The Obama Administration is pumping an additional $3 billion into efforts to help the unemployed or struggling homeowners avoid foreclosure in the nation’s hardest hit housing markets.
An additional $2 billion will be added to the so-called Hardest Hit Fund in 17 states and the District of Columbia. It is the second expansion of the program, announced by President Obama in February.
The fund is administered by the Housing Finance Agencies, independent entities that operate under the direction of board of directors appointed by each state’s governor.
The state agencies can use the additional aid to help troubled homeowners move into the government’s mortgage-reduction program, Home Affordable Modification Program, HAMP. States eligible to receive the expanded support have all registered an unemployment rate at or above the national average over the past 12 months.
In a new program, the U.S. Department of Housing and Urban Development (HUD) will use $1 billion for “bridge loans” of up to 24 months for “homeowners who are at risk of foreclosure and have experienced a substantial reduction in income due to involuntary unemployment, underemployment, or a medical condition.”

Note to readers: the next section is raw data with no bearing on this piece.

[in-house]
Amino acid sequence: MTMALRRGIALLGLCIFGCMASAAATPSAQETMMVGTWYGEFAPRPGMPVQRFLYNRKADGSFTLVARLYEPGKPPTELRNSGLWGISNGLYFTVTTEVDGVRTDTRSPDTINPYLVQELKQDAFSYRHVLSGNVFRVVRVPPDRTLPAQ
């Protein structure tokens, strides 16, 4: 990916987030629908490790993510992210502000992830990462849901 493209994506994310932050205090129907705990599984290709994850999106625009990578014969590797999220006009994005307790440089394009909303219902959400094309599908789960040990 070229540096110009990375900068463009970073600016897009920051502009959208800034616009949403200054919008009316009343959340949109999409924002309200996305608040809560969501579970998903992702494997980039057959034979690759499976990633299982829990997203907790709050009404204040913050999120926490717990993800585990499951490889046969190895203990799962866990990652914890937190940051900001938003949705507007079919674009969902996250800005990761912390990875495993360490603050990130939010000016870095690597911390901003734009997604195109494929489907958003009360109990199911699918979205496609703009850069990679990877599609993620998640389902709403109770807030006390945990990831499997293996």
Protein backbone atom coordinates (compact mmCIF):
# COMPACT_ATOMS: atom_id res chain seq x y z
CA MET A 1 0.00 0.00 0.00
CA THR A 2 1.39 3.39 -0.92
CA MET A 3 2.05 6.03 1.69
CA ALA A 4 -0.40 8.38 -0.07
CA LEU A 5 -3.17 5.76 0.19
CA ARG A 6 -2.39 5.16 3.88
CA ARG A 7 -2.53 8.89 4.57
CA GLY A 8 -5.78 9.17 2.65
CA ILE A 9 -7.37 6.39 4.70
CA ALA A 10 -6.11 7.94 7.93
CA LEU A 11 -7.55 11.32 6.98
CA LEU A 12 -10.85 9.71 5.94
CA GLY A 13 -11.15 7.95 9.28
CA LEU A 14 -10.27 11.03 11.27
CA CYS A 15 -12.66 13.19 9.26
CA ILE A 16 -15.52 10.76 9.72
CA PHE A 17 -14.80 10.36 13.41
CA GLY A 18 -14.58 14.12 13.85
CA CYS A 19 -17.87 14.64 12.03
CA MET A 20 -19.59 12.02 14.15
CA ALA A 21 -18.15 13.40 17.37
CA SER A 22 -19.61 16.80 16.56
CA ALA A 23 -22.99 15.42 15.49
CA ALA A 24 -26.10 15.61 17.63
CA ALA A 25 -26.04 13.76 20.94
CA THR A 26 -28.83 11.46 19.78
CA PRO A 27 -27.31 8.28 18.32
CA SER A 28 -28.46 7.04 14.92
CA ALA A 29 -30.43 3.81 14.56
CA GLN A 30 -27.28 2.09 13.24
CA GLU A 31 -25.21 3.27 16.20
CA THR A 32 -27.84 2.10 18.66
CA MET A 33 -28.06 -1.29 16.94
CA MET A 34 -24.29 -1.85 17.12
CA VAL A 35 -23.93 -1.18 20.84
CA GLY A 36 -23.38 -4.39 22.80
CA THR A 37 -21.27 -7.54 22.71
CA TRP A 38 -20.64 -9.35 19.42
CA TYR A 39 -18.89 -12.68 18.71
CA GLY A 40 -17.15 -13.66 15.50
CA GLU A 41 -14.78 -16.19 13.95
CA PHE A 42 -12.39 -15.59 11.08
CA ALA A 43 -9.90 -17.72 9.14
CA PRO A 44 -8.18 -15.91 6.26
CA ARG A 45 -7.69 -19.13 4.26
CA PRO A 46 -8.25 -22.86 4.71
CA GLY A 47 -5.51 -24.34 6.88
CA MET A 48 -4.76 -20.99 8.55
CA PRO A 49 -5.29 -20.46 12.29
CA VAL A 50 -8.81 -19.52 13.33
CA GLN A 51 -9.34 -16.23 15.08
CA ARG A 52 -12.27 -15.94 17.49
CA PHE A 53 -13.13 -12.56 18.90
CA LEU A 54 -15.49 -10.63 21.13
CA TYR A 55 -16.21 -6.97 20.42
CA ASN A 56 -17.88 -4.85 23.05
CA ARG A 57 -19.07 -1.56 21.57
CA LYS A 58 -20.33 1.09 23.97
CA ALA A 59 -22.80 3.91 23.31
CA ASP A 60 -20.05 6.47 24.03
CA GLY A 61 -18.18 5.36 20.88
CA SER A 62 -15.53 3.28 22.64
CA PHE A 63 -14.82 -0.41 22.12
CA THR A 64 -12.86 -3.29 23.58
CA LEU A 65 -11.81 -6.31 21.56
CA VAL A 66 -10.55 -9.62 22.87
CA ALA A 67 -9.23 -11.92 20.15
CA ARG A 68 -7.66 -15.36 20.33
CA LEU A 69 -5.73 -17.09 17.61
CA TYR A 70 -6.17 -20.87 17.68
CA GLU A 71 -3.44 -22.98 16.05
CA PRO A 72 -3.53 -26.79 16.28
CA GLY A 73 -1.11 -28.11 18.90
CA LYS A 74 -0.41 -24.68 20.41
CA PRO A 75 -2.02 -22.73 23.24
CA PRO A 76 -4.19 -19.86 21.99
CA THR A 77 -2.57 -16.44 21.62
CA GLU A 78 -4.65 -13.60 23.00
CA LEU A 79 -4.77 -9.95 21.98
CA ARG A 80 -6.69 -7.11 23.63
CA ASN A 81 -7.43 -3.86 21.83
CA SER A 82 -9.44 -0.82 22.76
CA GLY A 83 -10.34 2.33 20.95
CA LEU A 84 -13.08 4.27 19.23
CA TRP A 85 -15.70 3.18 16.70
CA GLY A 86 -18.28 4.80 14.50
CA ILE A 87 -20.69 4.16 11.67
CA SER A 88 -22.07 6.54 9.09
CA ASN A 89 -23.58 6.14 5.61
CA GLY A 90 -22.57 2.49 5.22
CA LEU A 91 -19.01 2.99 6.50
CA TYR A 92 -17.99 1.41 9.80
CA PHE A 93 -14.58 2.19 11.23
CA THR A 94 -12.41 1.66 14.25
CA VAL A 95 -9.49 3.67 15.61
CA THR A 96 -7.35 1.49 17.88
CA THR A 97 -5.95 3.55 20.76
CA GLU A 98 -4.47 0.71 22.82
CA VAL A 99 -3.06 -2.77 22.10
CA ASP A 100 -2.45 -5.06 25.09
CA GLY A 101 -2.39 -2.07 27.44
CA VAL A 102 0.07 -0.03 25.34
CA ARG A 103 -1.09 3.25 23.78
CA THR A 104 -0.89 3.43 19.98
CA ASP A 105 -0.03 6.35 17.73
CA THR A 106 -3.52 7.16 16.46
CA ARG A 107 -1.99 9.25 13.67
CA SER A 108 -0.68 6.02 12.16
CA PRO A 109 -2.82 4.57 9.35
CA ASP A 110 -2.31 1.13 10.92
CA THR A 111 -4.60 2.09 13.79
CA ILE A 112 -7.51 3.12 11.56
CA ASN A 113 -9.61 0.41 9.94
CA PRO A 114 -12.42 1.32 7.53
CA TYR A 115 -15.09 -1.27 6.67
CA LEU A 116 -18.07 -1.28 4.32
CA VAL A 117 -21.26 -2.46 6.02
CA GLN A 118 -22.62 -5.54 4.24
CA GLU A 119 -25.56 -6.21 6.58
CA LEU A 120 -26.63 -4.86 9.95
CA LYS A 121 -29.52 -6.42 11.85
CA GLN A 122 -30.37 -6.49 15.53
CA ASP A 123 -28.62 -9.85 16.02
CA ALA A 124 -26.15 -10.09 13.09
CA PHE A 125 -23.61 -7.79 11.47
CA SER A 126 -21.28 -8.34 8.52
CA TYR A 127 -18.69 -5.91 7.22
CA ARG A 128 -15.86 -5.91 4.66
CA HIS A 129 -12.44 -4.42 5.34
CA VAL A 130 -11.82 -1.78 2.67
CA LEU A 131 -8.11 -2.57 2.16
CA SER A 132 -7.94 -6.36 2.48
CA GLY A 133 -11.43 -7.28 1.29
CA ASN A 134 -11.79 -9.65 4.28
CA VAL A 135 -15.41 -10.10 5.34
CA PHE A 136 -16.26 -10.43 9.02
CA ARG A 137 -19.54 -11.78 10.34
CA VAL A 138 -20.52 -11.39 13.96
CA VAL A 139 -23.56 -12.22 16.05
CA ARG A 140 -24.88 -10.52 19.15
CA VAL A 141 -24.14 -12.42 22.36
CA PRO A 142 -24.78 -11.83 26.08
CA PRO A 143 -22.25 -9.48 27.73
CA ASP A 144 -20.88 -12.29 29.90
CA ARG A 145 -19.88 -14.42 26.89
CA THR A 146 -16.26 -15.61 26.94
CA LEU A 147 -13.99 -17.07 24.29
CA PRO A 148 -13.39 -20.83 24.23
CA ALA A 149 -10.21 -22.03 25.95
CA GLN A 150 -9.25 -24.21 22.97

The HUD program will offer a declining balance, deferred payment loan of up to $50,000 at zero percent interest to assist eligible borrowers with payments on their mortgage principal, interest, mortgage insurance, taxes and hazard insurance.
Under the program, eligible borrowers must:
- Be at least three months delinquent in their payments and have a reasonable likelihood of being able to resume repayment of their mortgage payments and related housing expenses within two years;
- Have a mortgage property that is the principal residence of the borrower, and eligible borrowers may not own a second home;
- Demonstrate a good payment record prior to the event that produced the reduction of income.
Interested homeowners can go to http://www.makinghomeaffordable.gov for more information.